SALT LAKE CITY -- Ski bum or lawyer?
Steve Young still laughs hearing his father recall those glory days at Alta Ski Patrol in Utah's Little Cottonwood Canyon.
"To this day, he's not sure he made the right decision," the Hall of Fame quarterback joked recently.
It's those fond memories that have son determined to find a way to build his dad that dream cabin in a remote forested area within the tiny ski resort southeast of Salt Lake City.
He just has one problem: Young owns the land but not the water rights.
Salt Lake City owns water rights in the canyon dating back to a court ruling more than 120 years.
And the city isn't about to begin selling its precious resource or permits to build housing in its watershed."He wants us to give him and his neighbors water," said Jeff Niermeyer, Salt Lake City's director of public utilities. "There's hundreds of these (lots) potentially out there and we always (ask), 'Does this set a bad precedent?"' Niermeyer said.
But what's a little water, especially when record snowpack this year has Utah worried about major spring flooding? Actually it's a big issue, record snowpack or not, Niermeyer said, as Salt Lake City sits on the edge of a desert.
"It's true," said Alta town administrator John Guldner. "There have been years up here where there's no snow until January and we're asking people to put a brick in their toilet" to save water.
Niermeyer said Salt Lake City has spent hundreds of millions of dollars to develop water conservation and delivery systems, and tens of millions acquiring resources.
"And we're very diligent in protecting those rights for the needs of the city," he said.
It leaves Young and some of his neighbors literally high and dry, though he's quick to say he doesn't want this portrayed as a big fight. He's just searching for a solution so his 75-year-old father can spend time in a place that has such special meaning.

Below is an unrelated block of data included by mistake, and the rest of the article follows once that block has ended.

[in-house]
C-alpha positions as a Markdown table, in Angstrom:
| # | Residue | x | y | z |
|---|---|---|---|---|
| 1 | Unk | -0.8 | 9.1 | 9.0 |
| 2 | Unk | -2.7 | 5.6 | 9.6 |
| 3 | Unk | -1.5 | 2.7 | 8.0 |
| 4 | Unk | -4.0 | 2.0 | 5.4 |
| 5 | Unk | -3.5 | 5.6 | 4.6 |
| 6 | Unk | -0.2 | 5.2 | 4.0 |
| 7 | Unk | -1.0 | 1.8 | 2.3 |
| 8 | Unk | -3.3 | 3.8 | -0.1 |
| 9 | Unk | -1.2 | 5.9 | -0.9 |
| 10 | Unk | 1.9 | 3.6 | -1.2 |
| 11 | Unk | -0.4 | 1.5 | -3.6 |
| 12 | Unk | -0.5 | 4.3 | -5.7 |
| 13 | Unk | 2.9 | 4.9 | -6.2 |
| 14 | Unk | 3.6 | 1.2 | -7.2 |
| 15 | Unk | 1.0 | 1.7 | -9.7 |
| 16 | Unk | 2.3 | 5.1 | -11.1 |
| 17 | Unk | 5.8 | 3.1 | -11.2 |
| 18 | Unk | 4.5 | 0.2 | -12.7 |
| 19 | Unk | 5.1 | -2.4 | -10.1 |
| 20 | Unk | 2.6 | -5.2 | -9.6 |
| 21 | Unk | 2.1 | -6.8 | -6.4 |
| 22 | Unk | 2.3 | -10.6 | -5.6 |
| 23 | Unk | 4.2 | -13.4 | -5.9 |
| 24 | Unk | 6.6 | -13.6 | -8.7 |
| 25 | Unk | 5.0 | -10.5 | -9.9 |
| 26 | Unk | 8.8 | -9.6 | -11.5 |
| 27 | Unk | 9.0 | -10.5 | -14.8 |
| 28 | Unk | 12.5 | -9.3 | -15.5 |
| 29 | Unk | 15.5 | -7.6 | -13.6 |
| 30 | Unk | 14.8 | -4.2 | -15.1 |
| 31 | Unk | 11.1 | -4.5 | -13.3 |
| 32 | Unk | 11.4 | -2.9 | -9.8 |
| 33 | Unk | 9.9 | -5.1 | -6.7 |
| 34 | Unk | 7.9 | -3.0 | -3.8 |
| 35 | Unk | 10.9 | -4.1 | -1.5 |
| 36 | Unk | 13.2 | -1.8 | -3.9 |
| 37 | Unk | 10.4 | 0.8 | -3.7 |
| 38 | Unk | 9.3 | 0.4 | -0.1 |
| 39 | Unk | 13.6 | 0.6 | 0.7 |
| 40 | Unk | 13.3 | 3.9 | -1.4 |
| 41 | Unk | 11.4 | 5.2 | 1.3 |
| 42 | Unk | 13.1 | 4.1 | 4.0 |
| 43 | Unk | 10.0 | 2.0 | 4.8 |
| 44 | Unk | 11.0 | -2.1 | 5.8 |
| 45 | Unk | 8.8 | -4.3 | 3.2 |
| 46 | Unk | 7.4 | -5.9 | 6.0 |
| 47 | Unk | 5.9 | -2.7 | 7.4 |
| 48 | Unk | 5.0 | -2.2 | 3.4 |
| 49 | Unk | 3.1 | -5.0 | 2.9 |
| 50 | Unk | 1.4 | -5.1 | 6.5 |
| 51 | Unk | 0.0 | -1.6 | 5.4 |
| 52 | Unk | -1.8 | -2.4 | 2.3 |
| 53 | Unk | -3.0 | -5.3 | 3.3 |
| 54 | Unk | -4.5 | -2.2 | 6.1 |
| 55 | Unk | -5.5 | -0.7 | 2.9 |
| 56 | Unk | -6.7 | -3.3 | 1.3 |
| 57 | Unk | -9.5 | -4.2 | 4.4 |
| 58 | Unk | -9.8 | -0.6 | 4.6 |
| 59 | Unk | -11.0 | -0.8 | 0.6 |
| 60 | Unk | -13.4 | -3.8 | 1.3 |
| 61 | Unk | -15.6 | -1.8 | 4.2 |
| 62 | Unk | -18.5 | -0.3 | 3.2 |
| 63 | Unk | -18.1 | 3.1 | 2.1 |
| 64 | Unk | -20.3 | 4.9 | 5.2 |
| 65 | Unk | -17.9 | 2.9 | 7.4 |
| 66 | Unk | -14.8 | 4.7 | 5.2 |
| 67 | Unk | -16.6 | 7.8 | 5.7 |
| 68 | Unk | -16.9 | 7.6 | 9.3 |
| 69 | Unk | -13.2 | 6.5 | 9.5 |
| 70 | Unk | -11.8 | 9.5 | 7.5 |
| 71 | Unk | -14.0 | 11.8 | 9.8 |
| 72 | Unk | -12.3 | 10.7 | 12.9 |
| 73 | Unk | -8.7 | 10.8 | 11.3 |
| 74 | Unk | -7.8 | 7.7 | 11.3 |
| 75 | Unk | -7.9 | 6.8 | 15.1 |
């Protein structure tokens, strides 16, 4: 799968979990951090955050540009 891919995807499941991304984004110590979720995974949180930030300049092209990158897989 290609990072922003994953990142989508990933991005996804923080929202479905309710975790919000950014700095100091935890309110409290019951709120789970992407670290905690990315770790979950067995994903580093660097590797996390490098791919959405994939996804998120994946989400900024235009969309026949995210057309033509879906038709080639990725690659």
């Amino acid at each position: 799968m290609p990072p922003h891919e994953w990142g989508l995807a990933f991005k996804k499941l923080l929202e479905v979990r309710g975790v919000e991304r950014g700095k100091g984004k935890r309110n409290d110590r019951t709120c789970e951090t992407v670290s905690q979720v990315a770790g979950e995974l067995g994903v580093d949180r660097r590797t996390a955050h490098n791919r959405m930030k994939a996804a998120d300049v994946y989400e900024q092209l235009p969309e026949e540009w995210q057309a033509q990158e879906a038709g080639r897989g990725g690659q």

"Utah is in our blood," the former NFL quarterback told The Associated Press.
Young was a star at Brigham Young University in Provo, earned his own law degree from the school, and still returns to Snowbird Ski and Summer Resort each year for the Steve Young Ski Classic that benefits the Wasatch Adaptive Sports Program.
His father, LeGrande Young, played football at BYU in the late 1950s, and led the school in scoring in 1955 and in rushing and total offense in 1959. He later earned a law degree from the University of Utah.
"I would love to figure out a way very simply to put something up there for my father," Young said. "I'm not angry about it. I'm just trying to figure it out in a way that is positive for the watershed."
Young has owned the parcel since 1990, and admits he knew there were water issues when he bought it, but figured there'd eventually be a way to build.
"It's pretty untenable to think you couldn't build on it and no one would have thought you couldn't figure this out over 20 years," he said.
Young contends big users unfairly get all the water in the area. He points to Snowbird, which has continued to develop over the years and now has proposed a major new expansion.
Still, Snowbird uses just about a third of the water it is allotted under a contract negotiated in 1972 with the city.
Keith Hanson, water manager of the Salt Lake County area that services Snowbird, said the resort's contract allows it to receive one million gallons of water a day. The nearby town of Alta has a separate contract with Salt Lake City for 265,000 gallons a day.
And the contracts do not allow for water service outside the specific boundaries. So even though Cecret Lake, where Young wants to build, is within Alta town limits, it's outside the water contract boundaries.
"Salt Lake City holds all the cards," Guldner said. "We started off with less than a million people in all of Utah 25 years ago. Now there's a million in the Salt Lake valley alone. Salt Lake is saving the water for Salt Lake."
Guldner said the closest water line to Young's property is two miles away straight over a mountain, and even if he got water rights, building a connecting line would entail going over federal land -- which brings up an entire new set of issues, including environmental impact studies.
"Obviously you always have sympathy for people who are trying to get things accomplished," Niermeyer said. "But I also have an obligation to enforce our ordinance and to make sure a broader good will come of this."